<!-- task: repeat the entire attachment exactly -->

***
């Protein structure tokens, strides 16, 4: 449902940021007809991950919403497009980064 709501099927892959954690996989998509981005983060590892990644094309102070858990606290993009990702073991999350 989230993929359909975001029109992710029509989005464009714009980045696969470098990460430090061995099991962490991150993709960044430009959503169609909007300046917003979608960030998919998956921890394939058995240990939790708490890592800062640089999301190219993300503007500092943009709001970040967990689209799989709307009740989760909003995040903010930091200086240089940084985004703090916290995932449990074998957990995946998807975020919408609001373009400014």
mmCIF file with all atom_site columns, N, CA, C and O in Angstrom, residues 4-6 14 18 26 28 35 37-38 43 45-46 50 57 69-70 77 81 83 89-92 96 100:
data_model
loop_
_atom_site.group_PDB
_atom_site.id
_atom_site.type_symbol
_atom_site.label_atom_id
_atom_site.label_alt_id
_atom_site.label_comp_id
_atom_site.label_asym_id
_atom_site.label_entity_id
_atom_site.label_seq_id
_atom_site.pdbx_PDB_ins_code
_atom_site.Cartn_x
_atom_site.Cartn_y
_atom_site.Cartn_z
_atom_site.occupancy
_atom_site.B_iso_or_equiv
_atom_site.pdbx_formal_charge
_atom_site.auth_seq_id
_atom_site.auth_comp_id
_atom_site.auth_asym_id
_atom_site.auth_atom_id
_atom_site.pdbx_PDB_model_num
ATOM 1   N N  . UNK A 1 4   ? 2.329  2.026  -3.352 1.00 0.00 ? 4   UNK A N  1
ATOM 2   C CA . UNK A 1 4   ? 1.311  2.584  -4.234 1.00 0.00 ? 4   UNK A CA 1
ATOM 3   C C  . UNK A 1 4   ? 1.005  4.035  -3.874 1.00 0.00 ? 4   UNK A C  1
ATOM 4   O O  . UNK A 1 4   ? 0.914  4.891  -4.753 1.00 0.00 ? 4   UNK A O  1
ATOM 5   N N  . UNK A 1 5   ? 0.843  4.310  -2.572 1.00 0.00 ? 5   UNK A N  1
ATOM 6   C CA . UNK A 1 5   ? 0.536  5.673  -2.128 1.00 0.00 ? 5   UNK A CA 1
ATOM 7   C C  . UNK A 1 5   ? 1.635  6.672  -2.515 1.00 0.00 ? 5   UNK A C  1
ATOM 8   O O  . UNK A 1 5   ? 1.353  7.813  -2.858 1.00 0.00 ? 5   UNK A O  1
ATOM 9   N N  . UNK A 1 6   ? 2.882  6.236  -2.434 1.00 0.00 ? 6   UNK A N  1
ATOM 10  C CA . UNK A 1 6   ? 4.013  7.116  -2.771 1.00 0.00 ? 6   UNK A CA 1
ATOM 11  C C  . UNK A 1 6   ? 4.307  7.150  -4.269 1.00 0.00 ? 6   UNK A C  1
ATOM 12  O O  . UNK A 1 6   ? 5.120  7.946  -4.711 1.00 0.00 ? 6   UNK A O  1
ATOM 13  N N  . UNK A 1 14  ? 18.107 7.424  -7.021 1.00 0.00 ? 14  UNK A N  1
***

């Protein structure tokens, strides 16, 4: 449902940021007809991950919403497009980064 709501099927892959954690996989998509981005983060590892990644094309102070858990606290993009990702073991999350 989230993929359909975001029109992710029509989005464009714009980045696969470098990460430090061995099991962490991150993709960044430009959503169609909007300046917003979608960030998919998956921890394939058995240990939790708490890592800062640089999301190219993300503007500092943009709001970040967990689209799989709307009740989760909003995040903010930091200086240089940084985004703090916290995932449990074998957990995946998807975020919408609001373009400014």
mmCIF file with all atom_site columns, N, CA, C and O in Angstrom, residues 4-6 14 18 26 28 35 37-38 43 45-46 50 57 69-70 77 81 83 89-92 96 100:
data_model
loop_
_atom_site.group_PDB
_atom_site.id
_atom_site.type_symbol
_atom_site.label_atom_id
_atom_site.label_alt_id
_atom_site.label_comp_id
_atom_site.label_asym_id
_atom_site.label_entity_id
_atom_site.label_seq_id
_atom_site.pdbx_PDB_ins_code
_atom_site.Cartn_x
_atom_site.Cartn_y
_atom_site.Cartn_z
_atom_site.occupancy
_atom_site.B_iso_or_equiv
_atom_site.pdbx_formal_charge
_atom_site.auth_seq_id
_atom_site.auth_comp_id
_atom_site.auth_asym_id
_atom_site.auth_atom_id
_atom_site.pdbx_PDB_model_num
ATOM 1   N N  . UNK A 1 4   ? 2.329  2.026  -3.352 1.00 0.00 ? 4   UNK A N  1
ATOM 2   C CA . UNK A 1 4   ? 1.311  2.584  -4.234 1.00 0.00 ? 4   UNK A CA 1
ATOM 3   C C  . UNK A 1 4   ? 1.005  4.035  -3.874 1.00 0.00 ? 4   UNK A C  1
ATOM 4   O O  . UNK A 1 4   ? 0.914  4.891  -4.753 1.00 0.00 ? 4   UNK A O  1
ATOM 5   N N  . UNK A 1 5   ? 0.843  4.310  -2.572 1.00 0.00 ? 5   UNK A N  1
ATOM 6   C CA . UNK A 1 5   ? 0.536  5.673  -2.128 1.00 0.00 ? 5   UNK A CA 1
ATOM 7   C C  . UNK A 1 5   ? 1.635  6.672  -2.515 1.00 0.00 ? 5   UNK A C  1
ATOM 8   O O  . UNK A 1 5   ? 1.353  7.813  -2.858 1.00 0.00 ? 5   UNK A O  1
ATOM 9   N N  . UNK A 1 6   ? 2.882  6.236  -2.434 1.00 0.00 ? 6   UNK A N  1
ATOM 10  C CA . UNK A 1 6   ? 4.013  7.116  -2.771 1.00 0.00 ? 6   UNK A CA 1
ATOM 11  C C  . UNK A 1 6   ? 4.307  7.150  -4.269 1.00 0.00 ? 6   UNK A C  1
ATOM 12  O O  . UNK A 1 6   ? 5.120  7.946  -4.711 1.00 0.00 ? 6   UNK A O  1
ATOM 13  N N  . UNK A 1 14  ? 18.107 7.424  -7.021 1.00 0.00 ? 14  UNK A N  1